If I need to wear clothes that require more material and labor, I should be willing to pay more. Heck, even if I made my own clothes, as a larger size I would need to pay to get more material. The retailer bases their price on an average of material/labor for a set size. If your logic of not having to pay more for a larger size were true, why not those who order XS pay less? They’re using less material and labor, but no, they pay what the ‘average range’ of sizes pay – even though you can probably make 1.5 XS garments out of what 1 XL (still in that range) costs to make.

    The other retailers you point out are marketed ONLY to plus-size gals so their costs basis does not include more than one average range. By the way, look more closely at your Woman Within catalog, they DO charge more for sizes at the top end of their average range. This isn’t a statement on lifestyle choice, what’s healthy, who’s happy or any of the other emotional comments that precede mine. It’s plain business in that if you want more materials/labor for an item you should be willing to pay for it. Period.

      1. Exactly my point. The price is based on an average of the base sizes the vendor chooses. Once you are outside the average, you are up charged. Woman Within also has an up charge starting at size 24W I believe it is. So why doesn’t a 14W get charged less than a 20W? Same reason – 14W-24W is WW’s base average.

        It would be too administratively burdensome for a vendor to incrementally charge by individual size. In this case though, it’s actually the smaller sizes being overcharged and not the larger.

  9. Heather, I think you may be missing Rob’s point. Let’s return to the text, shall we? Rob says, “Why should those who live a healthy lifestyle, have to subsidize the extra material and cost it takes to make plus sized clothes?”

    He’s making two assumptions here: first, that being thin is the same thing as leading a healthy lifestyle, and second, that being fat does not. His entire comment contains both implicit and explicit value judgments related to size. In fact, he seems to think that larger women should pay extra for their clothes as some kind of punitive “up-charge” for our supposedly unhealthy lifestyles.

    While I appreciate your business-focused argument, I challenge your assumption that there are no implicit or explicit value judgments in additional costs for plus-sized clothes. And who exactly gets to decide what the average is? And why is it not administratively burdensome for clothing manufacturers to charge for sizes on the other side of this so-called “average.”? Your argument that the extra material costs more is specious at best. The fashion industry is notoriously sizeist, and also notoriously profit-oriented. The reason why plus-sized clothes cost more is not because they cost more to make. It’s because we as a society think that people should pay more for being fat.

    1. You’re correct, I did ignore the inflammatory statements Rob made related to lifestyle and such; mostly because they are non-productive. I don’t know if you’ve seen the recent news involving Abercrombie and Fitch but they are under fire for not offering larger sizes at all.

      I’m sure you’re being coy about why each size doesn’t have its own incremental price point. Doing so would increase the price of all sizes to compensate for the additional administration – this is basic economics, like the rest of my comment.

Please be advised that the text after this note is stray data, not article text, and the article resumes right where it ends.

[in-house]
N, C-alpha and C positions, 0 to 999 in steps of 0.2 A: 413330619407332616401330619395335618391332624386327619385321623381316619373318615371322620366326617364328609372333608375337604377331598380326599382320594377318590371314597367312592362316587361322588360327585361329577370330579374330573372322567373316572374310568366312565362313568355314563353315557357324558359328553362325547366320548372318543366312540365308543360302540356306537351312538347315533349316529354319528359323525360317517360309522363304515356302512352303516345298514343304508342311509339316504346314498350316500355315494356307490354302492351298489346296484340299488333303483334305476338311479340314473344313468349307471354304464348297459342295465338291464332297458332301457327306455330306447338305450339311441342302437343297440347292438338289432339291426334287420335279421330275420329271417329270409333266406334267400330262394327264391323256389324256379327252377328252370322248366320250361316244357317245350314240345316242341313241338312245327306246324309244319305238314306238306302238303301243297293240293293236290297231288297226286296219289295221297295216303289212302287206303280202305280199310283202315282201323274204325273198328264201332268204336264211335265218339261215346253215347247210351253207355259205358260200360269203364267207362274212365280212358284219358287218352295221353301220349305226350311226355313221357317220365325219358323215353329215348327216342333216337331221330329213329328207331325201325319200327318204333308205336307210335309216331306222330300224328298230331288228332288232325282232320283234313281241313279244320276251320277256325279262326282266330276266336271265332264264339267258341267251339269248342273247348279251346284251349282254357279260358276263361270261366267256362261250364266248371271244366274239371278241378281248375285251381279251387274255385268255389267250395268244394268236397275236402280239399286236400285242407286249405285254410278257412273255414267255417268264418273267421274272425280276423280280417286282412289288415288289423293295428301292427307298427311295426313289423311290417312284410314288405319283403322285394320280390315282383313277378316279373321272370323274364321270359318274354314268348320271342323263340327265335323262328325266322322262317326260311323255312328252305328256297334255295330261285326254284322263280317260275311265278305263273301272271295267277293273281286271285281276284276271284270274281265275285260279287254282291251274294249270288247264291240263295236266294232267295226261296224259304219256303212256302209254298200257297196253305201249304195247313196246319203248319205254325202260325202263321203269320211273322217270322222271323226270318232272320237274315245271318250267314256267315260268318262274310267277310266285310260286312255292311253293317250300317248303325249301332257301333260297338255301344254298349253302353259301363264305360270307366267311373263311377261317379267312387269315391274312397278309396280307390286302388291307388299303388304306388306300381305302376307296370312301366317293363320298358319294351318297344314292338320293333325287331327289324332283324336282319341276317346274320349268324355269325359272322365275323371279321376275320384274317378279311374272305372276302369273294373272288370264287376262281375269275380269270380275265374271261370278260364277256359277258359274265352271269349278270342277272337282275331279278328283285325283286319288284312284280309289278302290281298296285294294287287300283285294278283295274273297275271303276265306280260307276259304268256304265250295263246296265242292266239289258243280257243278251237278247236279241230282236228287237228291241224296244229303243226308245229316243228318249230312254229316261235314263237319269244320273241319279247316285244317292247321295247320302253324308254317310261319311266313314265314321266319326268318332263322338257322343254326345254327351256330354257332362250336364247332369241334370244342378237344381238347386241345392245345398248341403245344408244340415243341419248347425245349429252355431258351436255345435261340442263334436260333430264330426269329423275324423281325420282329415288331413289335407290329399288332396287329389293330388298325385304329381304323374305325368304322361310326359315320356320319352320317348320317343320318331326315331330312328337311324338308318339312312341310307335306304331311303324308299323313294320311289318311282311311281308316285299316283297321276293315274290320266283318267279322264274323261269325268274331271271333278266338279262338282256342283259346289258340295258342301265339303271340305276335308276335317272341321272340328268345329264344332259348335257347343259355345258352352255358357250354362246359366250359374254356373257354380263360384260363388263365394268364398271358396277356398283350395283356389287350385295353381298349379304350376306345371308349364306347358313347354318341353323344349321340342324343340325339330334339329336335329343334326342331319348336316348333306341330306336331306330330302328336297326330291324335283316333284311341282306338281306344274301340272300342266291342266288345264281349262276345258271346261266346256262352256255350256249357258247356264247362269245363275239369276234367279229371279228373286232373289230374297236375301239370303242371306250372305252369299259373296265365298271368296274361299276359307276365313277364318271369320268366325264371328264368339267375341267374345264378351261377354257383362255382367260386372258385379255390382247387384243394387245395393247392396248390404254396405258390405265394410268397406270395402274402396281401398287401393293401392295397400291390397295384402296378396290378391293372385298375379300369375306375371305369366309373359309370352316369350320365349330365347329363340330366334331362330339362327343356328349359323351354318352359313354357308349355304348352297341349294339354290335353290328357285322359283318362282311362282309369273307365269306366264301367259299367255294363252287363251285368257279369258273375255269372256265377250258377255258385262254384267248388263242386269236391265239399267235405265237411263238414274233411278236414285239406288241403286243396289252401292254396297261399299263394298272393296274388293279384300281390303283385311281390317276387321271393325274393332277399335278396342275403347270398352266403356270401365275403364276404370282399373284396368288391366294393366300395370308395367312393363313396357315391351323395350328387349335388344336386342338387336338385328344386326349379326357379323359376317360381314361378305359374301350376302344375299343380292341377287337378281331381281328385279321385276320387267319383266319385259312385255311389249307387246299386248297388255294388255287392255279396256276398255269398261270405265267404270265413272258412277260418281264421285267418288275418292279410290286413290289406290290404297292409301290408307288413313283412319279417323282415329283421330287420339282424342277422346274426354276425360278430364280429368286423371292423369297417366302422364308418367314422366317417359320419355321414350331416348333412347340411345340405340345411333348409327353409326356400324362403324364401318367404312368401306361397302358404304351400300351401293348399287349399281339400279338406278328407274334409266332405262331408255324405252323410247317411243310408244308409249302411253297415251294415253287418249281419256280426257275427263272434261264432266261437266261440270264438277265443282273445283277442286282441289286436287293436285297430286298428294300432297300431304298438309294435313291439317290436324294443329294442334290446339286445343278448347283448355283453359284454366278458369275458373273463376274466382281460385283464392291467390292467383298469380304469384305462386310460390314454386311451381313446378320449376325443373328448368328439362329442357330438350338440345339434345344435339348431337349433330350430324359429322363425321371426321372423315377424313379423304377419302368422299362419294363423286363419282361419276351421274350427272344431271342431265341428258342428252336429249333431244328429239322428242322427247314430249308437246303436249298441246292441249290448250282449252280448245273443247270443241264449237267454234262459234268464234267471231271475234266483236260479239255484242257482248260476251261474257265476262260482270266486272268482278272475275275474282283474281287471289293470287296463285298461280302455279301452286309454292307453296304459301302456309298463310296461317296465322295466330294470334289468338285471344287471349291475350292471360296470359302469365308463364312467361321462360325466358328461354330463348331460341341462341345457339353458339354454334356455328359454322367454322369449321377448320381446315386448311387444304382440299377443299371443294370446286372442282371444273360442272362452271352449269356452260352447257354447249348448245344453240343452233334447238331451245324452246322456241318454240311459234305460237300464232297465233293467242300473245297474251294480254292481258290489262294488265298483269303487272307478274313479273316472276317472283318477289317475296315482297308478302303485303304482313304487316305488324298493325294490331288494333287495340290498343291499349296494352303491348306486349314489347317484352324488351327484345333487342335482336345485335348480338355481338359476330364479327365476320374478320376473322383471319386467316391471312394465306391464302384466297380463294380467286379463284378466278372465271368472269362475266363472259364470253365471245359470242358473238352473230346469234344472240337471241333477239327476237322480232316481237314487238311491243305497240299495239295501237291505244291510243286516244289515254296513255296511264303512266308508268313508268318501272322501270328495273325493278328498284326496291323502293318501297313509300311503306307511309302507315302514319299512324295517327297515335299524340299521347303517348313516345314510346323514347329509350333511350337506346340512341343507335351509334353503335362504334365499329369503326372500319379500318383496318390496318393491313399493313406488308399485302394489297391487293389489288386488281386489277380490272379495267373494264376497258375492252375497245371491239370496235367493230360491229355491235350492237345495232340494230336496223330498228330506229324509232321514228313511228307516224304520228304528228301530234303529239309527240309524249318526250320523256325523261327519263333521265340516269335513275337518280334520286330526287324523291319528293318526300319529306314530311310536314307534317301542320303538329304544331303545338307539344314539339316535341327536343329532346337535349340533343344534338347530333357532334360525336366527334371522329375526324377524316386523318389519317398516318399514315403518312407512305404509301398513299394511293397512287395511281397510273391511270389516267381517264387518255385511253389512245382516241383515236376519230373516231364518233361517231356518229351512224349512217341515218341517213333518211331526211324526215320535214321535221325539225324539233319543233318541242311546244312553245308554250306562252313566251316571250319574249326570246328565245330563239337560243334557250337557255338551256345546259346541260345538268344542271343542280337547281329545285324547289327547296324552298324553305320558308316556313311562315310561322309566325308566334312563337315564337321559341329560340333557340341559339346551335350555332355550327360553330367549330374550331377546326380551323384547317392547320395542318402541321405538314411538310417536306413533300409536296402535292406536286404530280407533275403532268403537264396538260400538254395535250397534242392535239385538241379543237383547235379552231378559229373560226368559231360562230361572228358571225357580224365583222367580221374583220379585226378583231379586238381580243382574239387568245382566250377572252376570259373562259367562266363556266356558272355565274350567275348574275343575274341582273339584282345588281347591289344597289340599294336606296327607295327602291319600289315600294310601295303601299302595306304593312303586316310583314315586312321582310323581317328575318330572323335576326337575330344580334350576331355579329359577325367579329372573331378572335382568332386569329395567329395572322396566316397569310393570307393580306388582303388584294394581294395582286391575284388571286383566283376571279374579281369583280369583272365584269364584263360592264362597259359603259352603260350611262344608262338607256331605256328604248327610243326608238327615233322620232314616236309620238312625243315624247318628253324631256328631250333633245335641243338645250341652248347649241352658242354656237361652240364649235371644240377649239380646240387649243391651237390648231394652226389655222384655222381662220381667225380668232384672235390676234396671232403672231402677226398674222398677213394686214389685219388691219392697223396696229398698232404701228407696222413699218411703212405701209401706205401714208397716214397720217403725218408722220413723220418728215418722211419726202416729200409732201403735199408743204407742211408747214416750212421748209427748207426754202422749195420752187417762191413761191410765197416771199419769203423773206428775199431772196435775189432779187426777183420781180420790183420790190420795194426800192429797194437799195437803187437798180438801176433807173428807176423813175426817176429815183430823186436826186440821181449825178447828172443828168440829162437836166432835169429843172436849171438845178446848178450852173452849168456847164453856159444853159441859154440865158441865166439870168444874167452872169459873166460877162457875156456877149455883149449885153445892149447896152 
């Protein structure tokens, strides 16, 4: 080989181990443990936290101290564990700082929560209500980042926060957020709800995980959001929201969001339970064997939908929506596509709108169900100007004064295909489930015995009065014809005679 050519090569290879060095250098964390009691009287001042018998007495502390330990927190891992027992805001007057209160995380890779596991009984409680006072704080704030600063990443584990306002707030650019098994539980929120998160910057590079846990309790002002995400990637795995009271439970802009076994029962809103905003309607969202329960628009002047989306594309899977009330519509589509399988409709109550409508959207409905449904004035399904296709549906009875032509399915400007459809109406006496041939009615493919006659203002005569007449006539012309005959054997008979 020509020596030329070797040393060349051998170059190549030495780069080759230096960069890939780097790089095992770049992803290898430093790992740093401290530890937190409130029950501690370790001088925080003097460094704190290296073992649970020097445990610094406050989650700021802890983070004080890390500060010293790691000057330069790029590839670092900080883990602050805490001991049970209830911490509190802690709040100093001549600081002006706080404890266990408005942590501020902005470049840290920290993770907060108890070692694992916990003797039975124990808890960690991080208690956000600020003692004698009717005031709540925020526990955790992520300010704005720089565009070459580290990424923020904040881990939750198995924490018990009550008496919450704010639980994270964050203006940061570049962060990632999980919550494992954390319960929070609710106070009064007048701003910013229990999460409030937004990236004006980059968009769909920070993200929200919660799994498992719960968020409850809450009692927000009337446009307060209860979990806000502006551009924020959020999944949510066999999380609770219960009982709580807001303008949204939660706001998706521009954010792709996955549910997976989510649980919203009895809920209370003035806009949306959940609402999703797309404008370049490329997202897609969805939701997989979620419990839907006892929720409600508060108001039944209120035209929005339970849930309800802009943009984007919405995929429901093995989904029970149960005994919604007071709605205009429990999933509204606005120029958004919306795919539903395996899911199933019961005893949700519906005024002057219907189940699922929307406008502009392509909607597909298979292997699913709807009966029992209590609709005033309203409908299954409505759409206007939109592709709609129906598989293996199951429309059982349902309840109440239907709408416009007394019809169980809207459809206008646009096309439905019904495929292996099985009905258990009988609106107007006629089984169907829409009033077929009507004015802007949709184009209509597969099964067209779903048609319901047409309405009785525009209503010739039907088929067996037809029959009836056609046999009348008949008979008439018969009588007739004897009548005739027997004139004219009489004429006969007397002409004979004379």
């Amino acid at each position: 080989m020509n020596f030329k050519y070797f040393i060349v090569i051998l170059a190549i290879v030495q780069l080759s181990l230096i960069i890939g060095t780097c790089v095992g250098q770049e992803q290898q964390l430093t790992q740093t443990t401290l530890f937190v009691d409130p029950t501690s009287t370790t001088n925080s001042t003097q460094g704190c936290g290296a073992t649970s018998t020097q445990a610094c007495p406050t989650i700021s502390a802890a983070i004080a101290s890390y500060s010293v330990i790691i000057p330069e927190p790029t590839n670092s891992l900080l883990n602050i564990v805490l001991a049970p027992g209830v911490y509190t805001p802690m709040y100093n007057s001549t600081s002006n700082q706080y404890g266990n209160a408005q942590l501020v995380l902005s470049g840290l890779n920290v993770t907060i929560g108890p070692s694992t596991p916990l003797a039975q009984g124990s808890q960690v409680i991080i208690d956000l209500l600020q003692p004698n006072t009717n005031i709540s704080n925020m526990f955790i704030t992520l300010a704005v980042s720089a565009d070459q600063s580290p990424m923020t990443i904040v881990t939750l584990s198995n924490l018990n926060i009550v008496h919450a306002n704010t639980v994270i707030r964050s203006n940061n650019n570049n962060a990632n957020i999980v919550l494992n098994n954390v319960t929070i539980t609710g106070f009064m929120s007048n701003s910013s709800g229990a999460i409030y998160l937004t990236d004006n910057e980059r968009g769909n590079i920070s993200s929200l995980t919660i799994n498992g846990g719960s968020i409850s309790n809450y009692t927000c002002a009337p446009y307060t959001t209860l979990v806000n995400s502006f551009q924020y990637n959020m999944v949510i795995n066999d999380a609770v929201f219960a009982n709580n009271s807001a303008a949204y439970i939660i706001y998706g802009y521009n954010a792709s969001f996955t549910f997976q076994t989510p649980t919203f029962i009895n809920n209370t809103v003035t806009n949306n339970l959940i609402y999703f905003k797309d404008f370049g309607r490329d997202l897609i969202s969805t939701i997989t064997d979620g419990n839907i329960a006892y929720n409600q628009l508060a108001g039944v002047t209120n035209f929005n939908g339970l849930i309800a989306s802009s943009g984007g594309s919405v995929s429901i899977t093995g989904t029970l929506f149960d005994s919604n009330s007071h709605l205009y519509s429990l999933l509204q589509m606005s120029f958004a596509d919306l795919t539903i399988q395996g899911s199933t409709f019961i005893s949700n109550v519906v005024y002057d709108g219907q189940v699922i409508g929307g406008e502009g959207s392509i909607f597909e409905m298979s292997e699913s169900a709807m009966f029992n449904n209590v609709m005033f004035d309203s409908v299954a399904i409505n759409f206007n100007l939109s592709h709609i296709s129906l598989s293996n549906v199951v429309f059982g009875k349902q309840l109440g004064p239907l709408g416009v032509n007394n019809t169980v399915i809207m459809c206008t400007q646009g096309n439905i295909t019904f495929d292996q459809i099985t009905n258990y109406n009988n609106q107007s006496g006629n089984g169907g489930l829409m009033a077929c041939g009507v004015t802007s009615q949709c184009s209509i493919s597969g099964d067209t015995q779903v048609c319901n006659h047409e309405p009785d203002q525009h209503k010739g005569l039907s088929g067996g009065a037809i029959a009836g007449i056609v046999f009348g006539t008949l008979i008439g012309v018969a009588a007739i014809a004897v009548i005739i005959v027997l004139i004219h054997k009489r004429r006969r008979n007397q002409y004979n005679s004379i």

You never did address the fact that Woman Within, a plus-size brand you mentioned as preferable to North Style practices the SAME up-charge for sizes outside of their average. This average is not meant to make larger people feel fat, unhealthy or any other way. It was chosen for manufacturing costs. Do you feel like the +24W women should not be up-charged for more material costs? If you do, you’d better learn how to sew because either the cost of all garments goes up to compensate for administrative costs over individual size pricing or the brands all go broke from charging less than what larger garments cost to make.

      It is simple economics – no more, no less. The fashion industry offers every size with each brand catering to the range they are marketing to. Profit focused? Yes, it’s called capitalism, this is America. If you don’t like it there’s always the choice to sew your own.

      1. Economic systems do not exist in a vacuum. They are moderated by the laws and mores of the societies in which they exist. In addition to profits for the investor, unbridled capitalism has given the world such gems as the Triangle Shirtwaist Fire, the Bangladesh factory collapses, and deadly air pollution in China. Suggesting that I learn to sew instead of complaining about the unfair treatment larger women face every day at the hands of clothing retailers is akin to that old chestnut “America: love it or leave it!” It’s because I do care about America that I make my complaints. I’m one of those idealists who believe that a good thing can be made even better.

        When I wrote the post that we are discussing — more than a year ago, I might add — I hadn’t noticed the pricing structure of Woman Within. I’m happy to admit this mistake, since learning from mistakes is a wonderful avenue for growth. It doesn’t change the fact that North Style’s treatment of customers, whether plus-size or “straight”-size, leaves a lot to be desired. I’d list for you the myriad subtle and not-so-subtle details that point to my conclusion, but I doubt you care very much about my opinion of North Style. In engaging with you, I seem to have forgotten one of the cardinal Rules of the Internet: don’t feed the trolls!

        If you’d like to further debate fat, fashion, economics, or politics, may I suggest: